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‘Employee-like’ reforms an attack on small business


The building and construction industry will today launch a campaign to defend the right of hundreds of thousands of independent contractors and self-employed tradies to be their own boss.

More than half of Australian voters agree the proposed one size fits all ‘employee-like’ industrial relations reforms will increase costs and red tape for small businesses who use independent contractors and harm independent contractors, subbies and freelancers outside of the gig economy.

Research by independent firm Insightfully shows this concern is even higher in the building and construction industry with 72 per cent of the workforce agreeing these reforms will negatively impact small business.

Master Builders Australia CEO Denita Wawn said the proposed ‘employee-like’ policy goes beyond the government’s purported original scope of supporting gig workers and leaves the door open to swallow industries across the economy including independent contractors and self-employed tradies.

“The Government has failed to ease the concerns of the 440,000 businesses in the building and construction industry; 98 per cent of them being a small business.

“The dynamic nature and array of specialist contractors required on a project mean it is simply not feasible for businesses to have to permanently employ independent contractors.

“Independent contractors and subbies have worked hard to establish their businesses, build strong relationships, and enjoy the freedom to choose how they operate.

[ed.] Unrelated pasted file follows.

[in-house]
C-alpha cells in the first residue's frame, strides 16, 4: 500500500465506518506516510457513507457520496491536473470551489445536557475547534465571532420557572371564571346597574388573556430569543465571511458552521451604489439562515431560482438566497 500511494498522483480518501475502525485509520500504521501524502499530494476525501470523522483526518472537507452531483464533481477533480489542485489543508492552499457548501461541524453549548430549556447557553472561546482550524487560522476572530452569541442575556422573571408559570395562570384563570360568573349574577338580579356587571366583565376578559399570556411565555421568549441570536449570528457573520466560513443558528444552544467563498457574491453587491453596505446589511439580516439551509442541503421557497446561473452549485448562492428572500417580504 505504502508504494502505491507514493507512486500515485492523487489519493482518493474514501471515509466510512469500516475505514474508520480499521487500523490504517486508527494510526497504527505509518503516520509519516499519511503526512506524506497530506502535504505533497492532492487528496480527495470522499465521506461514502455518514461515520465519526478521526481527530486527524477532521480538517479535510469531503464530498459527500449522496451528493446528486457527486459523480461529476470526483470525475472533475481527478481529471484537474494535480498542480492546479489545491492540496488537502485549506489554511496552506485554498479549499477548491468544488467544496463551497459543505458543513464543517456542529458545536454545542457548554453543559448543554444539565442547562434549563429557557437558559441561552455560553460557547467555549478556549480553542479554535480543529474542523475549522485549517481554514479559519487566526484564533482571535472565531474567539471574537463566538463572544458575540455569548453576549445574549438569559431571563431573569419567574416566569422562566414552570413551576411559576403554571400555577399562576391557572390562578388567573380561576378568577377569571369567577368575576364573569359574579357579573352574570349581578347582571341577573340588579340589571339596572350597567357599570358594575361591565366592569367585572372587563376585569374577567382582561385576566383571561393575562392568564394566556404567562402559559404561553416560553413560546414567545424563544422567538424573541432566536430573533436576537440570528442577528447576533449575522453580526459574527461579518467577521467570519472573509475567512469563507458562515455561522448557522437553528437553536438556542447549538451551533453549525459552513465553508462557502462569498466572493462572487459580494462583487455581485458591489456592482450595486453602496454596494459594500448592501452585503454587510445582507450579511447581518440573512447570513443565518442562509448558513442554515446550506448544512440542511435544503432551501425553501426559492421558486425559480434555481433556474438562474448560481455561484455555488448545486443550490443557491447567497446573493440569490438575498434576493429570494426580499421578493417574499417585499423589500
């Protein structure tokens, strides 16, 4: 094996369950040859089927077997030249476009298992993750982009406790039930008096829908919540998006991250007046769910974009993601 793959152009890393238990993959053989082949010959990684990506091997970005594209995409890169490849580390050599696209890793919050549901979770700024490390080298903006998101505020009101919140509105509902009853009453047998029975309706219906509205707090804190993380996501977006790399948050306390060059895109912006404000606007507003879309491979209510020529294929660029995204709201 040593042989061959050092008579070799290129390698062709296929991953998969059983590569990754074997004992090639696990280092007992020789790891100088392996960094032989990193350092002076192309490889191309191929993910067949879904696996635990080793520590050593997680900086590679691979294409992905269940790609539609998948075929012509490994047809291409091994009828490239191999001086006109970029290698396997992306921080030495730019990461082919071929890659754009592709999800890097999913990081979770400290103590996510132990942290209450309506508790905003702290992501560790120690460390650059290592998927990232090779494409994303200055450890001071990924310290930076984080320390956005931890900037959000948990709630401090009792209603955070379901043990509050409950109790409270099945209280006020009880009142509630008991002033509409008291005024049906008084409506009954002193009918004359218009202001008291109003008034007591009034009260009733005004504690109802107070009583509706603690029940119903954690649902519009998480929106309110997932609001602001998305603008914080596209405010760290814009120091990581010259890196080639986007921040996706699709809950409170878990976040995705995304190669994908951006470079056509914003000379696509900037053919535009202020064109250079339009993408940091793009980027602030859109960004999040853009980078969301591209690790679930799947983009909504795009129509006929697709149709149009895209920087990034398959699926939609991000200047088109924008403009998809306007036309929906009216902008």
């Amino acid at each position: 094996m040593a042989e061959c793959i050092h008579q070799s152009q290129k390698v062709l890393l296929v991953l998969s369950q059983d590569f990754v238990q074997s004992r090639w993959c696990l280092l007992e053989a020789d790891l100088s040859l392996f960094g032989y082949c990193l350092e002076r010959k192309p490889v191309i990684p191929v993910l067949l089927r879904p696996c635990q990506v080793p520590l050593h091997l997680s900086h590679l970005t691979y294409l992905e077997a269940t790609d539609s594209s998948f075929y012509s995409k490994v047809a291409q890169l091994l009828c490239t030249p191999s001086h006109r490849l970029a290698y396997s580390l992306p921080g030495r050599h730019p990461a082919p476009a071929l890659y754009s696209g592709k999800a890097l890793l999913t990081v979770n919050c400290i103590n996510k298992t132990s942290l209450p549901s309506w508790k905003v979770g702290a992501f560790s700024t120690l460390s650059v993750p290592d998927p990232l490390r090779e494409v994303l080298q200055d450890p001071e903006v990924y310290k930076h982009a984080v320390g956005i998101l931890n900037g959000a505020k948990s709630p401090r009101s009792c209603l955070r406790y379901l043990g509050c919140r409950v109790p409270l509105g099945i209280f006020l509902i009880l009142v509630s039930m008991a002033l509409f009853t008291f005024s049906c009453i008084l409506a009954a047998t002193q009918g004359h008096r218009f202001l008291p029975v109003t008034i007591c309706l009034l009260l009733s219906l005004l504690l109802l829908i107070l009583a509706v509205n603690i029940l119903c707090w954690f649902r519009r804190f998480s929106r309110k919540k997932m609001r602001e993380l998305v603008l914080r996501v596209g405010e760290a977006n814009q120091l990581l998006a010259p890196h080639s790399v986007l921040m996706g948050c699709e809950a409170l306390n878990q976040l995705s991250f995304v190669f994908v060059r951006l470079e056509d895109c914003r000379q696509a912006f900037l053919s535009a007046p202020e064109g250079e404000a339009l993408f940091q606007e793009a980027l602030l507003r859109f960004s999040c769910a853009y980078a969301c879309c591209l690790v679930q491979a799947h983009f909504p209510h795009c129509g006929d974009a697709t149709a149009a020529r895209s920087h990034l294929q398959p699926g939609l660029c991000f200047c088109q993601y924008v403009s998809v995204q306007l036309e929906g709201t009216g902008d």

“The government is threatening to strip contractors of their hard-earned independence, and they deserve better.

“These laws are completely inconsistent with the long-held concepts that underpin the workplace relations system.

“Tradies are taking action to stand up for their rights. These reforms represent one of the most significant and real attacks on the rights of self-employed and independent contractors.

“We all know Aussies including in the building and construction industry are doing it tough and these changes introduce uncertainty, commercial risk, and negative consequences for the community and consumers.

“Why are we proposing even more costs for small business that will ultimately end up hurting workers?

“We don’t use subcontracting because we’re trying to drive down wages or avoid employing people. We use subcontracting because that’s the way that building work is performed.

“We should be addressing the productivity challenges in the sector not bulldozing the industry,” said Ms Wawn.

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Media contact: Dee Zegarac, National Director, Media & Public Affairs
0400 493 071 |

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